Everyone Has Three Lives…
I’ll try to explain this as best I can, but keep in mind that I’m not always good with getting my thoughts out; what makes sense to me doesn’t always make sense to someone else.
Ok, so I was watching an episode of Blue Bloods on CBS.com and heard something that made me pause the show and write it down, not something I do very often. “Everybody has three lives: public, private, and secret.”
This episode’s description: “When a famous movie star, Russell Berke, who shadowed Danny for research on his next role, is stabbed, Danny goes to his aid, but must keep the crime on the down-low due to Russell’s celebrity status.” Basically, this actor, Russell, is gay and does not want it to get out to the public because he feels it will affect the roles he is offered in Hollywood. He usually portrays the tough guy who has women hanging off his arm and he feels that the directors won’t “offer a fairy those type roles”. Anyways…
Here’s the scene: Danny (Donnie Wahlberg) was talking with this actor guy, Russell Berke (Marc Blucas) in the car headed to where the bad guy who attacked Russell is supposed to meet another “target” and are talking about Russell’s sexual preference and the fact that he does not want to come out because of the roles he plays. Anyways, Russell says, “Everybody has three lives: public, private and secret.” He’s talking about the fact that to the public, he is a regular, heterosexual who talks about dating women, though never actually seen with a woman on a date. He explains this as being because he keeps his private life private. But he has his secret life of being gay. Danny says something along the lines of not him, what you see is what you get. Russell admires him for having such a simple life.
I can wish that we all had lives like Danny: simple. I honestly agree with Russell on this. We all have our “public” lives, the side that we show to strangers and others we just met, a new doctor, the cashier at the grocery store, etc. We don’t usually let them see who we truly are, just the mask we show to people we don’t know and trust. It could be because we are actually a paranoid person who doesn’t trust people in general and don’t think they need to see anything more than a happy go lucky mask, or because we aren’t comfortable around people in public, or even because we have had some trauma in our past that makes us put on this mask that is completely opposite of our true nature. This is the mask we wear so naturally as a self-defense that most of the time we don’t even realize that we are doing it.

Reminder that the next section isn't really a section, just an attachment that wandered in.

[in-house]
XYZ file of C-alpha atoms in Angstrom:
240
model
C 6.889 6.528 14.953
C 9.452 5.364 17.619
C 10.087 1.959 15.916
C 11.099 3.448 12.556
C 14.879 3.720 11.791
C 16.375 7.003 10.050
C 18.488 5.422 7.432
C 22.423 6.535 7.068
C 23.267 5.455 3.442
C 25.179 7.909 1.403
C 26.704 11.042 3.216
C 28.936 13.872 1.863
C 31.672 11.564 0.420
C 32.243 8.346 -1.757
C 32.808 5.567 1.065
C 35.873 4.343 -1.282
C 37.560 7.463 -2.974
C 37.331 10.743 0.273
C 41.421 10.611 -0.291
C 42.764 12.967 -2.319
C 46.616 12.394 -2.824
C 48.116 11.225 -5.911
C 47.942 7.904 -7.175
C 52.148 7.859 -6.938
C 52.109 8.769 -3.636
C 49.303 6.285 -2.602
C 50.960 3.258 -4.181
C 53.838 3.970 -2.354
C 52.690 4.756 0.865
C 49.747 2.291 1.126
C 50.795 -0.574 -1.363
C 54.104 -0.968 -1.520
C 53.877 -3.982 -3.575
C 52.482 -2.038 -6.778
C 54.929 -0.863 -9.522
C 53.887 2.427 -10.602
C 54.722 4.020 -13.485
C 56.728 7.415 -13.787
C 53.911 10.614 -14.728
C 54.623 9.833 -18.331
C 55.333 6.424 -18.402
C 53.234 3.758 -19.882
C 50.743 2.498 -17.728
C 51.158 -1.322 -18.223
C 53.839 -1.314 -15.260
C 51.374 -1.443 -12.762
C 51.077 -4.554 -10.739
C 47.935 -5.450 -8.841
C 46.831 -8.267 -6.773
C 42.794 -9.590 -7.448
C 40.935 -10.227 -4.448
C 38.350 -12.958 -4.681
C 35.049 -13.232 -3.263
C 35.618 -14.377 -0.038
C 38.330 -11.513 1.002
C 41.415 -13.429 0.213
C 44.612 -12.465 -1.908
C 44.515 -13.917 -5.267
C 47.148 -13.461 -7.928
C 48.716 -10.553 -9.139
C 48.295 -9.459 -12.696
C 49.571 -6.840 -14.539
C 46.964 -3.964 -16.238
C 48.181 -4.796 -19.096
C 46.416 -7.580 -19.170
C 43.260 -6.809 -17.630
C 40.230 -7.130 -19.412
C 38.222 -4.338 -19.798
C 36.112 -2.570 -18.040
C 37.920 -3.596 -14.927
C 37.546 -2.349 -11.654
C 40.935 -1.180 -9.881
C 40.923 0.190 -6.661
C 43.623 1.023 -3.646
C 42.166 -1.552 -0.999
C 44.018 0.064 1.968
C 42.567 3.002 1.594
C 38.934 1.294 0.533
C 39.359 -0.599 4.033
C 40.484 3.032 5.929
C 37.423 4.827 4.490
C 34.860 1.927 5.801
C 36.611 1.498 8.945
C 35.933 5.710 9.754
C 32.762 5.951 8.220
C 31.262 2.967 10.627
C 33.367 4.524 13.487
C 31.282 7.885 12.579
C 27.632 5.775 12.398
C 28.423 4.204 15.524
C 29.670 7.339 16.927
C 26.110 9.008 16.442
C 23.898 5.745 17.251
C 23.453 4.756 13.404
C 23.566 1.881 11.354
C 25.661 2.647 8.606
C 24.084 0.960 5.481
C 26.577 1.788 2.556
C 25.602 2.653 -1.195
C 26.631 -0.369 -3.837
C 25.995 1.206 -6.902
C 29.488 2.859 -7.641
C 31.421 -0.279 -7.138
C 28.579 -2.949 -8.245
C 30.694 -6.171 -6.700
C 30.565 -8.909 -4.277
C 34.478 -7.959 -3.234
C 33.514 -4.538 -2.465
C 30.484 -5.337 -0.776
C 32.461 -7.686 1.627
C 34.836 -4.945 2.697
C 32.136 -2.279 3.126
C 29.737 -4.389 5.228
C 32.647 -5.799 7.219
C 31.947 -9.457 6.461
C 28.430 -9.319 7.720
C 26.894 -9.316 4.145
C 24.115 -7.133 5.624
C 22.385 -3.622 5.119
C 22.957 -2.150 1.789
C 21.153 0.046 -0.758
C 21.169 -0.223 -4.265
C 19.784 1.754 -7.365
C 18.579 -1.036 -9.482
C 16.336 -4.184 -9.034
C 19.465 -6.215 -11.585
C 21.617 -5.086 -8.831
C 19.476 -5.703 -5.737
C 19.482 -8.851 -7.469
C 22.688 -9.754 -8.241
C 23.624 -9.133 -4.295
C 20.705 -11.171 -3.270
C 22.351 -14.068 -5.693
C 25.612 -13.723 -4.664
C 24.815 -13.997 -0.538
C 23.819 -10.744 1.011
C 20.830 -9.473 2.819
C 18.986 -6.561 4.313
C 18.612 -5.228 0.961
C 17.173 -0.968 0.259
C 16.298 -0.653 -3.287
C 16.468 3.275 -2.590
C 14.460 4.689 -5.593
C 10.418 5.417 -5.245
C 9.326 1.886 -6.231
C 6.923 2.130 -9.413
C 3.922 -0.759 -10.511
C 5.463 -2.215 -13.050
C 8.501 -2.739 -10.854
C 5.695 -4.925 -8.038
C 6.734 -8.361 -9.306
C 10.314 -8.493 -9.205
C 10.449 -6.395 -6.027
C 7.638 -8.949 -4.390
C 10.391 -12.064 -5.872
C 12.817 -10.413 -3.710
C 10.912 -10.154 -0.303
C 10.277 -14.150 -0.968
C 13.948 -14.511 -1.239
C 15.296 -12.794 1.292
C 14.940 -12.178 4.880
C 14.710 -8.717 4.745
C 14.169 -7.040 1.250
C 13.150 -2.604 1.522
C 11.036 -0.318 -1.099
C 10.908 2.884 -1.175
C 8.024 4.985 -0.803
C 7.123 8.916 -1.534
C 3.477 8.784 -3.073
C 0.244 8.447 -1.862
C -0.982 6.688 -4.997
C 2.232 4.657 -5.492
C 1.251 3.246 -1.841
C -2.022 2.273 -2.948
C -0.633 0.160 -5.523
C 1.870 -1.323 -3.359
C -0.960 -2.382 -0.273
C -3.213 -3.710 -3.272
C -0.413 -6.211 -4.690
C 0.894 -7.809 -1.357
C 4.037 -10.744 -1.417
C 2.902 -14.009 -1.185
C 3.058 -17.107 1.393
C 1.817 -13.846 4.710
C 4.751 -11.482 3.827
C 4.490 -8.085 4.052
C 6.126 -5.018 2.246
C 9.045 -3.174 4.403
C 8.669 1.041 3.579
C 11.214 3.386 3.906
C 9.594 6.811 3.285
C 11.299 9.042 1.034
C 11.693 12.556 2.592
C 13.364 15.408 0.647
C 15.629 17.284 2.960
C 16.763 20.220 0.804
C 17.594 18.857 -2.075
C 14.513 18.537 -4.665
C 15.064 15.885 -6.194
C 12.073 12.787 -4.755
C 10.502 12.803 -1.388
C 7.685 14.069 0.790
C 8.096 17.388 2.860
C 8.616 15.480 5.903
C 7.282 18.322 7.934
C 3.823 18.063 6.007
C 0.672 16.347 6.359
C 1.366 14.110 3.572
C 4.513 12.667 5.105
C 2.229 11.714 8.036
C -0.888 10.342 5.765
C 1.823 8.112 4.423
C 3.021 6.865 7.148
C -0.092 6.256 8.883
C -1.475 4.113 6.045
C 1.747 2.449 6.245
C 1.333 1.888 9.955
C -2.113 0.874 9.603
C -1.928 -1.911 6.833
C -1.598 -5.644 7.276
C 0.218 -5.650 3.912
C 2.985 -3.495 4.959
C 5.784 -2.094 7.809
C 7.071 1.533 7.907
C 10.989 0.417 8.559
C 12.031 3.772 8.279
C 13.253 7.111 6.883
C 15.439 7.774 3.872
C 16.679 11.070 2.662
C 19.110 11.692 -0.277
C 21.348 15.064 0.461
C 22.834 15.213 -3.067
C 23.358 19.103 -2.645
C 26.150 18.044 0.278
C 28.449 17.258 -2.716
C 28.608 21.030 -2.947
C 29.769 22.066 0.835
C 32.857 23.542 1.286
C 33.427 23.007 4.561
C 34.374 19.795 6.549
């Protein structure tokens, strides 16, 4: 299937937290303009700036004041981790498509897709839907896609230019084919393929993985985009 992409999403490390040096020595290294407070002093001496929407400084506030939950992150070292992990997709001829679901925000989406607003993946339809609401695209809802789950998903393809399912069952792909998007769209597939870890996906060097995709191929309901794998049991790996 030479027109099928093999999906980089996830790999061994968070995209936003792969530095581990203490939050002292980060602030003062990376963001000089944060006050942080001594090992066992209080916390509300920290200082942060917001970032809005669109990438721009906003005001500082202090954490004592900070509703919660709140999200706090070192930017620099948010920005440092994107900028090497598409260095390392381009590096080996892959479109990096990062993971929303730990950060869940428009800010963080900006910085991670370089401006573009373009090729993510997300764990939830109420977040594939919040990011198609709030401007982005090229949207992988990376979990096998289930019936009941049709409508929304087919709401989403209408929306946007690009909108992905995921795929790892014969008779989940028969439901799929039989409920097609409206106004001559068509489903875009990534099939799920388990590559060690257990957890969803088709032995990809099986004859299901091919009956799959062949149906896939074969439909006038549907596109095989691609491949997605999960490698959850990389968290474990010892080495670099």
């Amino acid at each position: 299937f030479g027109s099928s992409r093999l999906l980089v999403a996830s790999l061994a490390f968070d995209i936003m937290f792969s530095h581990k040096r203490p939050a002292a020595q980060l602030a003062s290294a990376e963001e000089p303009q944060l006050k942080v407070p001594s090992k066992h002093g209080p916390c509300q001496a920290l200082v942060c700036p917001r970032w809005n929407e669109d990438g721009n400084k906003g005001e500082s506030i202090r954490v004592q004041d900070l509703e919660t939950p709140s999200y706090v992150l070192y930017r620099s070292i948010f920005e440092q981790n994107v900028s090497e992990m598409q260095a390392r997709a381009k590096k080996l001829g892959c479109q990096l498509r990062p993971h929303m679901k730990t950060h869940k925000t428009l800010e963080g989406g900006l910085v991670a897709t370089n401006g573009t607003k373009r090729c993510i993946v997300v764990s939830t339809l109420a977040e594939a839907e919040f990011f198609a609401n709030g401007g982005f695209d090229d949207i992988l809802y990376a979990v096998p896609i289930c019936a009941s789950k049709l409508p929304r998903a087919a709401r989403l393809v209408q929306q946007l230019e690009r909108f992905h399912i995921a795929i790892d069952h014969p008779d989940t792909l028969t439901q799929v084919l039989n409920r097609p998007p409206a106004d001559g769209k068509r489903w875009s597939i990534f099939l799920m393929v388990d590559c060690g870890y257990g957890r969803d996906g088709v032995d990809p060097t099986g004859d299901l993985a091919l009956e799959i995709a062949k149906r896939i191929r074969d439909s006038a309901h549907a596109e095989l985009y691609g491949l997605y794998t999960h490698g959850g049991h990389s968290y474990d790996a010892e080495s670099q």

Then we have our “private” life, the side we show to friends we’ve allowed to become close to us, the people we’ve known for years, and those who we’ve come to trust to an extent. This is the side that even our family sees, be it because there is just some things we don’t want them to know, or because we’re not sure how they will react. Perfect example of this is a child who is gay not being sure how their parents will react, or being afraid of negative reactions, will not completely open up to said parents until they are sure. So they put on a face, their “public” face, and keep their sexuality from their family. We can hang out with these people, these family members, relax a little more around them, and open up some. But we still hold something back: our true selves. No matter how well we trust them, there are still things we hide about ourselves from them, because of perceived reactions, or because we just don’t want to show them everything yet.
Which brings us to our “secret” lives: the side that no one is usually privy to; it is a rare person that sees this side of us. It is the life we have behind closed doors, when no one else is there, that we feel most comfortable with being ourselves, whether it’s secretly being gay or that we are bipolar and are depressed because we have no one to share our lives with (no significant other) or whatever the case may be. This is the side of us that only our closest family sees, if we allow them, if we feel we can trust them enough. Sadly, there are more people than we might think who don’t trust even their family not to judge them or stab them in the back.
But this is just my take on it… I could be completely wrong. Does that all make sense? I hope so because I’m not sure how to explain it any better.